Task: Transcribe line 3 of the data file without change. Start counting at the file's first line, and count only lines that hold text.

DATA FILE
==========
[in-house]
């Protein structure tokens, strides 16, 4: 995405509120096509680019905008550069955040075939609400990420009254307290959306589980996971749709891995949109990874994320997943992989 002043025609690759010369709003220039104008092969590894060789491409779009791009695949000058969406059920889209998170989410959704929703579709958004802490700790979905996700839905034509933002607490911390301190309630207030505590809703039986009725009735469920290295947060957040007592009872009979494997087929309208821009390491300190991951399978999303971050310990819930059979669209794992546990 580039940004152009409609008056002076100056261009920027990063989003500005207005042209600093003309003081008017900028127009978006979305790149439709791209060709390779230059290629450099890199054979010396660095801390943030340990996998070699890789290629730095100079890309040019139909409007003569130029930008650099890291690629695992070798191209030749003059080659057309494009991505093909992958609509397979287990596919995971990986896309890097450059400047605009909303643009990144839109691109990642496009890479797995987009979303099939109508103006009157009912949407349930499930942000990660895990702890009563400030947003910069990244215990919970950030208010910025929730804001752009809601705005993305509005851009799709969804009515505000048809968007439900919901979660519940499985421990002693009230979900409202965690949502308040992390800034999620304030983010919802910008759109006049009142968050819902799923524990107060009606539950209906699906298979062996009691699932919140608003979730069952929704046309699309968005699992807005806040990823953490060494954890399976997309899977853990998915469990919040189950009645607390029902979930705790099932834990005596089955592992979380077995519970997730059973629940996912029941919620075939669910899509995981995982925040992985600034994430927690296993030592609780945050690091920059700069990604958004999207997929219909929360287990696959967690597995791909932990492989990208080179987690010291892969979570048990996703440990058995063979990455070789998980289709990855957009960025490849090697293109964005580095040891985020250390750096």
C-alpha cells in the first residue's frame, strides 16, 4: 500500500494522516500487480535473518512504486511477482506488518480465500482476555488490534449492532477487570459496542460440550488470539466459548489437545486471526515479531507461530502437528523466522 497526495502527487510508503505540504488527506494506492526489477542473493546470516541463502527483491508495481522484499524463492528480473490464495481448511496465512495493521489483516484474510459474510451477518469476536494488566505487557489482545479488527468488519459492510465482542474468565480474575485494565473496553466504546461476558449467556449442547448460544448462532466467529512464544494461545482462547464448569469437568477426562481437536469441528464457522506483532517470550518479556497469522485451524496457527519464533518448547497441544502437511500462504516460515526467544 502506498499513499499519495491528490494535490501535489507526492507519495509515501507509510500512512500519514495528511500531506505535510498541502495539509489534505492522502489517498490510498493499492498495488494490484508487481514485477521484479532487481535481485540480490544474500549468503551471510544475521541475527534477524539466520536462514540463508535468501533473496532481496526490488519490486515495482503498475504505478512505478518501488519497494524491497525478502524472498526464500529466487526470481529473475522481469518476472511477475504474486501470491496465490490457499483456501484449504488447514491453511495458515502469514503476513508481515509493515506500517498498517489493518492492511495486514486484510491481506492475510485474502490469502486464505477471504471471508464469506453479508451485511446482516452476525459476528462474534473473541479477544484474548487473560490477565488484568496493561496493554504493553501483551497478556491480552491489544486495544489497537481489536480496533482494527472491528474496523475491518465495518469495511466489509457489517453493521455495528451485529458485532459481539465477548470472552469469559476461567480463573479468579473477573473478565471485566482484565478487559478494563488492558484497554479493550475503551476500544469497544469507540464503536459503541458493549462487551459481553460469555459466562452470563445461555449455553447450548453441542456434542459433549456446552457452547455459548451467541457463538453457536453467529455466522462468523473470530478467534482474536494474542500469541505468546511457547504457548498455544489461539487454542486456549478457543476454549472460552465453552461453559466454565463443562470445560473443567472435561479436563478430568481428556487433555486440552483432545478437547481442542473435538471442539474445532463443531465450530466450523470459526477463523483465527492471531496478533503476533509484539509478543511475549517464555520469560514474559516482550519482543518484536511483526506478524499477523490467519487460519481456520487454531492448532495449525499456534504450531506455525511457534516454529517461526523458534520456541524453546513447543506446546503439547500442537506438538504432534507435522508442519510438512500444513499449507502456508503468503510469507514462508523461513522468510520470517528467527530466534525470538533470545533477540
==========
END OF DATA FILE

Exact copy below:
C-alpha cells in the first residue's frame, strides 16, 4: 500500500494522516500487480535473518512504486511477482506488518480465500482476555488490534449492532477487570459496542460440550488470539466459548489437545486471526515479531507461530502437528523466522 497526495502527487510508503505540504488527506494506492526489477542473493546470516541463502527483491508495481522484499524463492528480473490464495481448511496465512495493521489483516484474510459474510451477518469476536494488566505487557489482545479488527468488519459492510465482542474468565480474575485494565473496553466504546461476558449467556449442547448460544448462532466467529512464544494461545482462547464448569469437568477426562481437536469441528464457522506483532517470550518479556497469522485451524496457527519464533518448547497441544502437511500462504516460515526467544 502506498499513499499519495491528490494535490501535489507526492507519495509515501507509510500512512500519514495528511500531506505535510498541502495539509489534505492522502489517498490510498493499492498495488494490484508487481514485477521484479532487481535481485540480490544474500549468503551471510544475521541475527534477524539466520536462514540463508535468501533473496532481496526490488519490486515495482503498475504505478512505478518501488519497494524491497525478502524472498526464500529466487526470481529473475522481469518476472511477475504474486501470491496465490490457499483456501484449504488447514491453511495458515502469514503476513508481515509493515506500517498498517489493518492492511495486514486484510491481506492475510485474502490469502486464505477471504471471508464469506453479508451485511446482516452476525459476528462474534473473541479477544484474548487473560490477565488484568496493561496493554504493553501483551497478556491480552491489544486495544489497537481489536480496533482494527472491528474496523475491518465495518469495511466489509457489517453493521455495528451485529458485532459481539465477548470472552469469559476461567480463573479468579473477573473478565471485566482484565478487559478494563488492558484497554479493550475503551476500544469497544469507540464503536459503541458493549462487551459481553460469555459466562452470563445461555449455553447450548453441542456434542459433549456446552457452547455459548451467541457463538453457536453467529455466522462468523473470530478467534482474536494474542500469541505468546511457547504457548498455544489461539487454542486456549478457543476454549472460552465453552461453559466454565463443562470445560473443567472435561479436563478430568481428556487433555486440552483432545478437547481442542473435538471442539474445532463443531465450530466450523470459526477463523483465527492471531496478533503476533509484539509478543511475549517464555520469560514474559516482550519482543518484536511483526506478524499477523490467519487460519481456520487454531492448532495449525499456534504450531506455525511457534516454529517461526523458534520456541524453546513447543506446546503439547500442537506438538504432534507435522508442519510438512500444513499449507502456508503468503510469507514462508523461513522468510520470517528467527530466534525470538533470545533477540